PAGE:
Friday, March 13, 2015

How I Ended Up Making a Baby Quilt By Hand

Today I want to share with you all about my process of making a quilt for someone very special to me: my nephew. He is the reason people now can refer to me as "Aunty", which makes him extra special :)

I actually started off with making two almost identical baby quilts, one for my baby boy (who was around 4 or maybe 5 months old) and another one for my nephew (at the time his mother was still pregnant with him). Since the recipients of the quilts were both boys, there was no room for any doubts and the colors chosen were blue and green. I chose red for the color of the border because I wanted something to "break" the color scheme and give the quilt a very clear and defined edge. All the fabrics I used were in my stash, except for the red polka dot fabric which I purchased at my local fabric shop.

The making of the quilts started exactly as planned. First I measured the fabrics I intended to use, so I could calculate the final size of the quilts. Once I was determined that I have enough of the fabrics I cut them down to 4" squares. For each quilt I needed 117 squares in total (58 white squares and 59 colored squares). I kid you not when I tell you that I HATE cutting squares. I find it the most boring part of the quilt making. I wish I could have three little helpers to do that part for me, but since I don't, I had to cut them all myself. Then I sewed each colored square with a white square and ended up with a pile of double squares, as shown below.

As you can see, I had eight different fabrics for the quilts so each fabric was cut into 7 or 8 squares for each quilt. See how nice they look aligned together side by side?

Once that was done, I vacuumed my living room rug thoroughly and transformed it into a "Designing Area". For each of the quilts I laid down the double squares, moved them around and again and yet again, until I was satisfied with the design. Then I picked up everything very carefully, not before taking pictures on my smart phone to have as a reference in case I will get confused (guess what?? I got confused! Thank God I took those pictures!!). Off I went again to my sewing machine to sew the top part of the two quilts. This took quite a while, as you can imagine, but I think that because I did them both in parallel, it took me less time than if I would have finished one of them and only then started the other. You can see below how the top part of each quilt looked like after pressing the seams open.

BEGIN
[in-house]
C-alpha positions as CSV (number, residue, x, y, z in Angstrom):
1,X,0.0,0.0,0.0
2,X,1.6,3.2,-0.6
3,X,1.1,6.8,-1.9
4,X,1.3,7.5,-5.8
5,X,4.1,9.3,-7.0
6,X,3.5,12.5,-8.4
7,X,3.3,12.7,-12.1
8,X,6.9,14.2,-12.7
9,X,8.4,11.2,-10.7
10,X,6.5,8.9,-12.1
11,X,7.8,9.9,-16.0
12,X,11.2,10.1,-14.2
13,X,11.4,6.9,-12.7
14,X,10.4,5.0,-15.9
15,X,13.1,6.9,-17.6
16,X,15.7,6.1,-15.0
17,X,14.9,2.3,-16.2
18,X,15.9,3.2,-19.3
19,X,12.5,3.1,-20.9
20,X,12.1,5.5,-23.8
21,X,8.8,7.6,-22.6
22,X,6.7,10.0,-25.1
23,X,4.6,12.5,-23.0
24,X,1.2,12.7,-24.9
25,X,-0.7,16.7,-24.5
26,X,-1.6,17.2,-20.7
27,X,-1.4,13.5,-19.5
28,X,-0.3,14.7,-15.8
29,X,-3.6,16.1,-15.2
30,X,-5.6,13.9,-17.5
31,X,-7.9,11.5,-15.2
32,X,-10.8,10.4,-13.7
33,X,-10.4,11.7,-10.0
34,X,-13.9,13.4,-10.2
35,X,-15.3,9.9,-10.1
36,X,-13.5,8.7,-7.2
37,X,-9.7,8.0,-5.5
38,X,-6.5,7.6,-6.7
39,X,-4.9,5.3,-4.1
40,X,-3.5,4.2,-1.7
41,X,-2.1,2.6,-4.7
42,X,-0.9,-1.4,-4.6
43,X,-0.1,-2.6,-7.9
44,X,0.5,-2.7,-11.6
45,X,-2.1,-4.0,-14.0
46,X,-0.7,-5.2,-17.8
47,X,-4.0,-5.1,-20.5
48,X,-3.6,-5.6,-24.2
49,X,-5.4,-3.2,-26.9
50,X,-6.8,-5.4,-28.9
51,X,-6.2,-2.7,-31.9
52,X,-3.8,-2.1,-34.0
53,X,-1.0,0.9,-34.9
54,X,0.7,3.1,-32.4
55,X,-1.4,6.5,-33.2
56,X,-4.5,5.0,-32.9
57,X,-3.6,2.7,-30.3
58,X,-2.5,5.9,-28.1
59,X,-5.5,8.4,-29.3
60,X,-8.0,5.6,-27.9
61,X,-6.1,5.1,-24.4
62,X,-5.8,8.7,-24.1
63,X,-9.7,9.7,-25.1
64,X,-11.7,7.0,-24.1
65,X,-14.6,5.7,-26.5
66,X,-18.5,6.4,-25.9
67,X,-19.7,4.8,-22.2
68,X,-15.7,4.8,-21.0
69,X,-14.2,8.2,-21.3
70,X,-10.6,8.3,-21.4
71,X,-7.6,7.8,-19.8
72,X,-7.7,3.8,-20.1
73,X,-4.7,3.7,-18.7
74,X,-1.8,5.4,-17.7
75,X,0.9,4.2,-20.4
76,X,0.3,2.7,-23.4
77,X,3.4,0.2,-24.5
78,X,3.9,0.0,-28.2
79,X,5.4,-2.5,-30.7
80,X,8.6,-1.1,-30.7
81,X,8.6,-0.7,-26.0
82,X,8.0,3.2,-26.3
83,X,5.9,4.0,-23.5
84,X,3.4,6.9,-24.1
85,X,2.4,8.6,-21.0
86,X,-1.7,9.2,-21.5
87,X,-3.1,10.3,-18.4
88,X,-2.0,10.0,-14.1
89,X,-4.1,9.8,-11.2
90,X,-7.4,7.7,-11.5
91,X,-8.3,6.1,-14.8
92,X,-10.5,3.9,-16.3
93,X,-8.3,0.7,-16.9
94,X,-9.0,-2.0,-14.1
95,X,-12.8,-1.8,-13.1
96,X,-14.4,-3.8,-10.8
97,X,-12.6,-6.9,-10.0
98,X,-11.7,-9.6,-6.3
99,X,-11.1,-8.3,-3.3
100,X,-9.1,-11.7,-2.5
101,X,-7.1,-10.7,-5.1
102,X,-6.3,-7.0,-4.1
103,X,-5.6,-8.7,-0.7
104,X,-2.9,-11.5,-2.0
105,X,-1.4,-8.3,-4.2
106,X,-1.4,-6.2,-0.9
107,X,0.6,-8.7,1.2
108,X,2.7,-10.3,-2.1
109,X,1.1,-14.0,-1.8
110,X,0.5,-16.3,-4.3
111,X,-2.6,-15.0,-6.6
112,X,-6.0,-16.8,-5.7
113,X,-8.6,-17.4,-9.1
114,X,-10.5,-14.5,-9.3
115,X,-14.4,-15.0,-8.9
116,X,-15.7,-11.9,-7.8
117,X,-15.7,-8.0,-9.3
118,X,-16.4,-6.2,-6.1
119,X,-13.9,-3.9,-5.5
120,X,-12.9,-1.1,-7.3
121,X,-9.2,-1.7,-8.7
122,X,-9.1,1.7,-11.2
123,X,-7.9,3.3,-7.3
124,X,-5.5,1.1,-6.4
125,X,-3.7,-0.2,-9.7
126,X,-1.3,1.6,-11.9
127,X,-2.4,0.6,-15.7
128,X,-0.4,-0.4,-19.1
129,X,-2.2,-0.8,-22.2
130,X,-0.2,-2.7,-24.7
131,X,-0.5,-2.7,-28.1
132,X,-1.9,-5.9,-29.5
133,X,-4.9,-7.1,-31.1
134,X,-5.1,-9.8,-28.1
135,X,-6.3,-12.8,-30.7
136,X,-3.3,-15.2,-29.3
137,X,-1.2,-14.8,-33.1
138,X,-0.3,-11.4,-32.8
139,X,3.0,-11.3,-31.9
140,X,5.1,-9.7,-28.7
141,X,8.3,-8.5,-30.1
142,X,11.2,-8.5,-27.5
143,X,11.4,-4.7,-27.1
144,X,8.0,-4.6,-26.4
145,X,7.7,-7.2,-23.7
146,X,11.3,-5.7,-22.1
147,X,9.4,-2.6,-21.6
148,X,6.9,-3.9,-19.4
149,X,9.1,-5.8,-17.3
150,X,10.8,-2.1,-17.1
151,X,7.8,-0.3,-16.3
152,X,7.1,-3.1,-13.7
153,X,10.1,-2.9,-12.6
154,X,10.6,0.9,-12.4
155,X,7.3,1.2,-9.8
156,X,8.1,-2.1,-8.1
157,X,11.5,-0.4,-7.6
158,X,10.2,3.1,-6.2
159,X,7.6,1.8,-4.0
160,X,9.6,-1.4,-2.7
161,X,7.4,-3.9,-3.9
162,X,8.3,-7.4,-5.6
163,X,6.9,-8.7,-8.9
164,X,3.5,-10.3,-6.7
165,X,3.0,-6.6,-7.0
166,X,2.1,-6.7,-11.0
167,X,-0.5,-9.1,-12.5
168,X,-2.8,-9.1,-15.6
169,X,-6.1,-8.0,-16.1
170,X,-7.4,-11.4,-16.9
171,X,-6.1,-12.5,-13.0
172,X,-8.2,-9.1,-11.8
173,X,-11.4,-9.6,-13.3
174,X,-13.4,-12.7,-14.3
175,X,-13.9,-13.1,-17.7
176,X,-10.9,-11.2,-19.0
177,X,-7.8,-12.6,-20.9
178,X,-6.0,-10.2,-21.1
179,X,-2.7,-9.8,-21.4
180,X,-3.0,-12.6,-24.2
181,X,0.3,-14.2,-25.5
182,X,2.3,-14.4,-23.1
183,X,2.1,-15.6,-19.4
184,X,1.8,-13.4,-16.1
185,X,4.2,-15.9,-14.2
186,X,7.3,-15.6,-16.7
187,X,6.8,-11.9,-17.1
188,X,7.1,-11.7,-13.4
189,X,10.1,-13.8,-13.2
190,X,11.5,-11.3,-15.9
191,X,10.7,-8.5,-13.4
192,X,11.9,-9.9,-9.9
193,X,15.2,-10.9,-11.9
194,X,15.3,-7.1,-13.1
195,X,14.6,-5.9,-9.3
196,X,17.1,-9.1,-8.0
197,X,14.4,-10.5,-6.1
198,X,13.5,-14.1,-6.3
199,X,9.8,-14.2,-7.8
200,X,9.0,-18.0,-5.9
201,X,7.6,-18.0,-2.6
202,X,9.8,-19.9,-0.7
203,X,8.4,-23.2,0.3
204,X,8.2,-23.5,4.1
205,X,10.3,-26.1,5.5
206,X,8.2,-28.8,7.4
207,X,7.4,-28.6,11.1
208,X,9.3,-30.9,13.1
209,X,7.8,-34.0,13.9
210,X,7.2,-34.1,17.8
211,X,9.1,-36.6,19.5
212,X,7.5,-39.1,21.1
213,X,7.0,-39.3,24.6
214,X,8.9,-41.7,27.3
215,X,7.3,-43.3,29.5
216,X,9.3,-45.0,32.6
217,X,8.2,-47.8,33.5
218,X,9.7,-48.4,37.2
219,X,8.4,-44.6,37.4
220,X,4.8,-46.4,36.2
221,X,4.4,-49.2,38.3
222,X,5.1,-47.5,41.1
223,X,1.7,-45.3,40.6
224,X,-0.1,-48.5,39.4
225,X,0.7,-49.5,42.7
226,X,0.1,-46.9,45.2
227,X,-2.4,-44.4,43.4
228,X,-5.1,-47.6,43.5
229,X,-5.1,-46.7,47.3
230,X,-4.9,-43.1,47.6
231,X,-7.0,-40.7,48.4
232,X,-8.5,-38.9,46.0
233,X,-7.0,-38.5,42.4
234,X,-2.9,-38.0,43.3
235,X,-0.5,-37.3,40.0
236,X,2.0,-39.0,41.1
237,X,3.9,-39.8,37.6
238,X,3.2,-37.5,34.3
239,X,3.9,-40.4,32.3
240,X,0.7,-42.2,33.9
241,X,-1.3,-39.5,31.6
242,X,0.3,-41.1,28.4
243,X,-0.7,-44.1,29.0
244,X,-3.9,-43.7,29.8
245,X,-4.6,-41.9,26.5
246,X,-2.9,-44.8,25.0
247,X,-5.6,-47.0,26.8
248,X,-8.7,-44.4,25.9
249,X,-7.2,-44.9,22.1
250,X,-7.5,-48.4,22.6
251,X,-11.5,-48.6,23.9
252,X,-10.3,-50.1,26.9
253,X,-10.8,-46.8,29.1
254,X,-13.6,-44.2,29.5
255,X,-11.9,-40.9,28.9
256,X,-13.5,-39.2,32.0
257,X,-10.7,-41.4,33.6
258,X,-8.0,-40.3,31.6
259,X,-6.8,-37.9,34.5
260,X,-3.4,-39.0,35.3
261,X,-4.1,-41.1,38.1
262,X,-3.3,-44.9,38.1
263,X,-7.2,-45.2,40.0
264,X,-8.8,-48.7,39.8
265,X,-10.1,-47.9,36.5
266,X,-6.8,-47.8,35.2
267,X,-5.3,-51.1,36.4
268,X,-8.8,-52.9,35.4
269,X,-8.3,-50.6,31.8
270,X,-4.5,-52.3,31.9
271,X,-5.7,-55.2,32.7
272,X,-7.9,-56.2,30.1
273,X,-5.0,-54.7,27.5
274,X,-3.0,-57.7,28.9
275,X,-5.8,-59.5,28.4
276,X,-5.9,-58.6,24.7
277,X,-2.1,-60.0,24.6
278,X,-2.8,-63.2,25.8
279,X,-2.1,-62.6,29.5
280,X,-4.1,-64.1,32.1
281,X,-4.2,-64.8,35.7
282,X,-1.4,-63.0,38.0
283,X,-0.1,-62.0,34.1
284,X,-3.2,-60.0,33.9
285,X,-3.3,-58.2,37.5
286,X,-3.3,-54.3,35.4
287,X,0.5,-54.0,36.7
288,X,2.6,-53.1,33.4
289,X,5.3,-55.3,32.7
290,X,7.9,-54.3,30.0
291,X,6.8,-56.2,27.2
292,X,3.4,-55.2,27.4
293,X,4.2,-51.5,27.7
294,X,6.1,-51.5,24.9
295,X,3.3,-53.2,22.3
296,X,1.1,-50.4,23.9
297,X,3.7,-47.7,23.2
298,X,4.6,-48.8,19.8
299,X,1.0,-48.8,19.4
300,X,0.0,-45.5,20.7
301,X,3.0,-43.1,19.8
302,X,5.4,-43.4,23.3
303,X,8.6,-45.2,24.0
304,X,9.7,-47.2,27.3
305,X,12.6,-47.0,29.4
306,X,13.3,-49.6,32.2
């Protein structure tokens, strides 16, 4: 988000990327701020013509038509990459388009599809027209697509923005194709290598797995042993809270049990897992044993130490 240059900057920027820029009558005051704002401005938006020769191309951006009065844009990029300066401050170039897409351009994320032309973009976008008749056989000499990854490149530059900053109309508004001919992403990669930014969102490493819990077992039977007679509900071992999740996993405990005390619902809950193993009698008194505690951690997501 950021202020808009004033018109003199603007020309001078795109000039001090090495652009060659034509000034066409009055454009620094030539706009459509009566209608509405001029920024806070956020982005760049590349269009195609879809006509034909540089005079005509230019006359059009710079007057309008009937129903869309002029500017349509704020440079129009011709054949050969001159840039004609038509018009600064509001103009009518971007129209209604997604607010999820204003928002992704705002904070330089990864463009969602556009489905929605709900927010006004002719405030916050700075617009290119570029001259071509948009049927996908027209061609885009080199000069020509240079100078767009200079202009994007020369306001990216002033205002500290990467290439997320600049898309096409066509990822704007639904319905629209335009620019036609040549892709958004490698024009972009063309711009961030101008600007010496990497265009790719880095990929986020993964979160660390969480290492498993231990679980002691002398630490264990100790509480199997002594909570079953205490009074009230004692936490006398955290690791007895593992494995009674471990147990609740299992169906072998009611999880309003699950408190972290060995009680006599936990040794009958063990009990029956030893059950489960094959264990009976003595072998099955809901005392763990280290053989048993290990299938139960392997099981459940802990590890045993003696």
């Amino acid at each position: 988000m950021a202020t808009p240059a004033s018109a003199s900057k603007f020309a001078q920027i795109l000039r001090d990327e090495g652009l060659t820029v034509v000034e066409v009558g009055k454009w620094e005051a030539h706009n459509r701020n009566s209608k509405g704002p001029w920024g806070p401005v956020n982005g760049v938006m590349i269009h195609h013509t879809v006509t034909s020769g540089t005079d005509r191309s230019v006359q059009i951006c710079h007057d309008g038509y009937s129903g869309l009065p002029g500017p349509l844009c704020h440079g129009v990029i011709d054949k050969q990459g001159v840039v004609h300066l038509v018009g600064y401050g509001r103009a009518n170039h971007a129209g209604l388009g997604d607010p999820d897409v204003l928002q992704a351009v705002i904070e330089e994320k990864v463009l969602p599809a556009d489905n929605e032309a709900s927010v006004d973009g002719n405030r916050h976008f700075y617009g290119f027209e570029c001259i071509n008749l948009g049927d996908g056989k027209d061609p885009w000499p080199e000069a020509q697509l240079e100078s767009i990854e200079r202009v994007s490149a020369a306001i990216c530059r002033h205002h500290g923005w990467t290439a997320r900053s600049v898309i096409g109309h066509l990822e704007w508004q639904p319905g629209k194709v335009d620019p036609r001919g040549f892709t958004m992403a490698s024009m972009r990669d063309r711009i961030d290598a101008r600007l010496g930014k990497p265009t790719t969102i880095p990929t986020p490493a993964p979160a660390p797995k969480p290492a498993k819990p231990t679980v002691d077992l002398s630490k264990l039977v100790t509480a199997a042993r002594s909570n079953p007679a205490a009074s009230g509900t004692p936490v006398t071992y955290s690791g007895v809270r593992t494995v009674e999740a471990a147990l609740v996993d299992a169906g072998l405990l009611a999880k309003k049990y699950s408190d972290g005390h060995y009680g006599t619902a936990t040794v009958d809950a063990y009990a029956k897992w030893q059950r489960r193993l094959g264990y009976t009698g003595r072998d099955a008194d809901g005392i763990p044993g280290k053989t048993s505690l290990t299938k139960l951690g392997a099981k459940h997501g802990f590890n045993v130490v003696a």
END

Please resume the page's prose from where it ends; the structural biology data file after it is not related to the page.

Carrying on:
The next step was to attach the batting and the back side to the front side of the quilt. I like to use 100% cotton batting because I think it's better for babies than acrylic batting. I also like the final look of the quilt using the cotton batting because it lays flat and is easier to handle. That's my opinion, off course, you can use whatever batting you like. Anyway, I laid my back side of the quilt wrong side up, on top of that I laid and straighten the cotton batting and on top of both of them I laid the top part with the right side up. Once all the layers were nice and flat, I secured them all together using safety pins. I did this twice (once for each quilt, obviously).